Essex County College was established in 1966. A modest number of 2-year “junior colleges” had been established in the late nineteen and early twentieth century. But the massive growth of community colleges occurred in the 1960s and 1970s because  state governments and the nation recognized that some form of higher education was becoming crucial for economic mobility as America entered the post-industrial era.  Community colleges were open enrollment institutions for high school graduates. They served students who could not afford four-year institutions or who needed academic transition to gain admission to and to meet the academic demands of four-year colleges. They also served students seeking specialized vocational skill. Today, there are nineteen county colleges in New Jersey serving 400,000 students.

Just as the “streetcar universities” emerged at a time of massive European immigration to cities, the community colleges developed at a time when very large numbers of African-Americans migrated from rural areas and small towns in the south to northern industrial cities and when large numbers of people from Puerto Rico likewise were migrating to urban areas in the north. In 1965, Congress repealed the highly restrictive immigration law of 1924, the National Origins Quota Act, which had severely limited European immigration to the U.S.  As a result, immigration to American cities from across the globe accelerated. These immigrants and their children have also been served by the new community colleges as well as by older “streetcar universities” like Rutgers-Newark. From its inception, Essex County College has educated large numbers of African-American and Puerto Rican students, and increasingly it enrolls  also many immigrants and children of immigrants from across the globe.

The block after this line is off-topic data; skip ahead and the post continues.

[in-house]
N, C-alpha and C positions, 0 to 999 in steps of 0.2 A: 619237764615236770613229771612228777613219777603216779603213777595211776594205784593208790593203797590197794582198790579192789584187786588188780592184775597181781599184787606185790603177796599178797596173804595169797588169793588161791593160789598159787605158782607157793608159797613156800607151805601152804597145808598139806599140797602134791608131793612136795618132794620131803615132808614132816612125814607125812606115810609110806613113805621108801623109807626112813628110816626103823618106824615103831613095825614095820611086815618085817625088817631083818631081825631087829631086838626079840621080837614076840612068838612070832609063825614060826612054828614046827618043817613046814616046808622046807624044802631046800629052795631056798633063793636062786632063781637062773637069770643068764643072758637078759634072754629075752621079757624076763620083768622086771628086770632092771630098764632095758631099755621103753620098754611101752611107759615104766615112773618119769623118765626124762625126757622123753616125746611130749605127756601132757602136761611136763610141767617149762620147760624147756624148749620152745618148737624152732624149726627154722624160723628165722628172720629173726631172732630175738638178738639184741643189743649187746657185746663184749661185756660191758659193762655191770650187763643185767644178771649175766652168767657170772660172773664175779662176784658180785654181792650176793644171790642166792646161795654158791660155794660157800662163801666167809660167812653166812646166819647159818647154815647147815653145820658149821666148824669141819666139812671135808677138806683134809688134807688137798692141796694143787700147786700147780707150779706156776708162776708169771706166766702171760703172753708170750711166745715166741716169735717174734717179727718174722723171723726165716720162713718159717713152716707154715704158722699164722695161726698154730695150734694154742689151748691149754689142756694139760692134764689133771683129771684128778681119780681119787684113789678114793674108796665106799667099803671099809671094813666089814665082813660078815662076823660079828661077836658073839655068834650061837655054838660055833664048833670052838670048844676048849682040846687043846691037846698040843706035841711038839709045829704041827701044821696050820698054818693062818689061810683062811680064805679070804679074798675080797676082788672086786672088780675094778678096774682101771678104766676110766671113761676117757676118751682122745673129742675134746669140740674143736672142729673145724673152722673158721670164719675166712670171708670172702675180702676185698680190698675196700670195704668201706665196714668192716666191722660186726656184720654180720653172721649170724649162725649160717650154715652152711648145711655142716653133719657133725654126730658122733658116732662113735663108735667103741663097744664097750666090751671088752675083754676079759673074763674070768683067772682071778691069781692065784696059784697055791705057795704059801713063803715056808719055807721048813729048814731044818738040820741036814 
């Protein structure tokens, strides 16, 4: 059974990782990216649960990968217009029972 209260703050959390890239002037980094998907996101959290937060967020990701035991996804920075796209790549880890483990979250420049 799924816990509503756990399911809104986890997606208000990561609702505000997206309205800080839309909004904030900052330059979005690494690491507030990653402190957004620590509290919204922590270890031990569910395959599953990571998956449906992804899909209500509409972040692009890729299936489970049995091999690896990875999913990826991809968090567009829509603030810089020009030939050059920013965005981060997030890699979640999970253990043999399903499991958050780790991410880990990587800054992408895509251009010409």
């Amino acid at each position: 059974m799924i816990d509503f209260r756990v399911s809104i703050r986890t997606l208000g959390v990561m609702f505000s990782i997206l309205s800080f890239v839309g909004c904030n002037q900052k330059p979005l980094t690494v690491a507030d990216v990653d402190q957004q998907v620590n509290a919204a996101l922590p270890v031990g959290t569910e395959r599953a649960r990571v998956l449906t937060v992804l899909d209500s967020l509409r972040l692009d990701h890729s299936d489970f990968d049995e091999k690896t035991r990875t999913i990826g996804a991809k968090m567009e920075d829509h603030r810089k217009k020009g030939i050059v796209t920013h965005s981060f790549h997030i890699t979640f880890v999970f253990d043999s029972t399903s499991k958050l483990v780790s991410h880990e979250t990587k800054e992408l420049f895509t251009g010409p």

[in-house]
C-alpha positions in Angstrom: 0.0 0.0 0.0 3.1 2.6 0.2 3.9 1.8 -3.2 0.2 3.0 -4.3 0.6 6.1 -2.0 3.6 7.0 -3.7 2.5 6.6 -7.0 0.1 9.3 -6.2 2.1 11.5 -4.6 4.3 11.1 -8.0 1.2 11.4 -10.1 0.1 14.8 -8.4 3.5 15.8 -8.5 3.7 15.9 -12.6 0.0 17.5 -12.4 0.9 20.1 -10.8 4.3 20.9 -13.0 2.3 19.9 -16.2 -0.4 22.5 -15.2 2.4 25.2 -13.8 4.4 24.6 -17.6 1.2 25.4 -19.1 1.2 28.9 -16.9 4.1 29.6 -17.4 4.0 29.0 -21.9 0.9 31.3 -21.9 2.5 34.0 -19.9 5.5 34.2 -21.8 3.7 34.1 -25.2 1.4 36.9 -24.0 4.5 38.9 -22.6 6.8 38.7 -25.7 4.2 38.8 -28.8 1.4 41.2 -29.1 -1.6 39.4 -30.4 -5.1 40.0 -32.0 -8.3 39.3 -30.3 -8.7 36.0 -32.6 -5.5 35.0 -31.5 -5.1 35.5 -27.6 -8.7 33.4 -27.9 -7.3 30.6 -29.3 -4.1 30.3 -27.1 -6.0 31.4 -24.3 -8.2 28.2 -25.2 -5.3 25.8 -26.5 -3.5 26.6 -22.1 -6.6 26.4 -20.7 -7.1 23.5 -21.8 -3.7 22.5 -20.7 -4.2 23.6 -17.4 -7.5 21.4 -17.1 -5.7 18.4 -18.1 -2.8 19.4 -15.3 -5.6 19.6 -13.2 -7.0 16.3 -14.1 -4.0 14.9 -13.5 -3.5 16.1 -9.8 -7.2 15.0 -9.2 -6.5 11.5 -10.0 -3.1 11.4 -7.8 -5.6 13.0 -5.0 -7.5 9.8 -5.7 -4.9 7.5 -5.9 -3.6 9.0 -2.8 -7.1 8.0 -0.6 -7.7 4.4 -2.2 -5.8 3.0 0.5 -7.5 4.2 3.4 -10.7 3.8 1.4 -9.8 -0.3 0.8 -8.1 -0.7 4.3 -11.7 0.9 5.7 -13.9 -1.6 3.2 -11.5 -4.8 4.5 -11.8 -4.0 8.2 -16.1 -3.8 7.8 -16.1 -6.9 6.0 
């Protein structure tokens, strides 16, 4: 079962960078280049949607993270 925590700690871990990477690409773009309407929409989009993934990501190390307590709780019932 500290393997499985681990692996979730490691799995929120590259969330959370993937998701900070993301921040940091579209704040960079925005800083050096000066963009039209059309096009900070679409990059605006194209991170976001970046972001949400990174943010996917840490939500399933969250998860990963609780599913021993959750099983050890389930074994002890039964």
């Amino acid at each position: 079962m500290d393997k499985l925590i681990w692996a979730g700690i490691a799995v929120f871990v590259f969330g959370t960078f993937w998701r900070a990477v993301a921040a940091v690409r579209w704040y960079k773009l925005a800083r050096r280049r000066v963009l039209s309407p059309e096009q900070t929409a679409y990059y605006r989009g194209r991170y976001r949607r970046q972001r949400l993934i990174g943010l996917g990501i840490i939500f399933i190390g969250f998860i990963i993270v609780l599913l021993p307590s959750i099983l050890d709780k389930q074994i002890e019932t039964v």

Today, the mission of Essex County College is more vital than ever. The cost of four-year residential colleges has increased dramatically. Our economy needs many more college-educated workers, as President Obama has said, if we are to remain economically competitive in this global world.  Indeed, a college education today is as basic for many entry-level jobs as a high school diploma was in the early and middle of the twentieth century.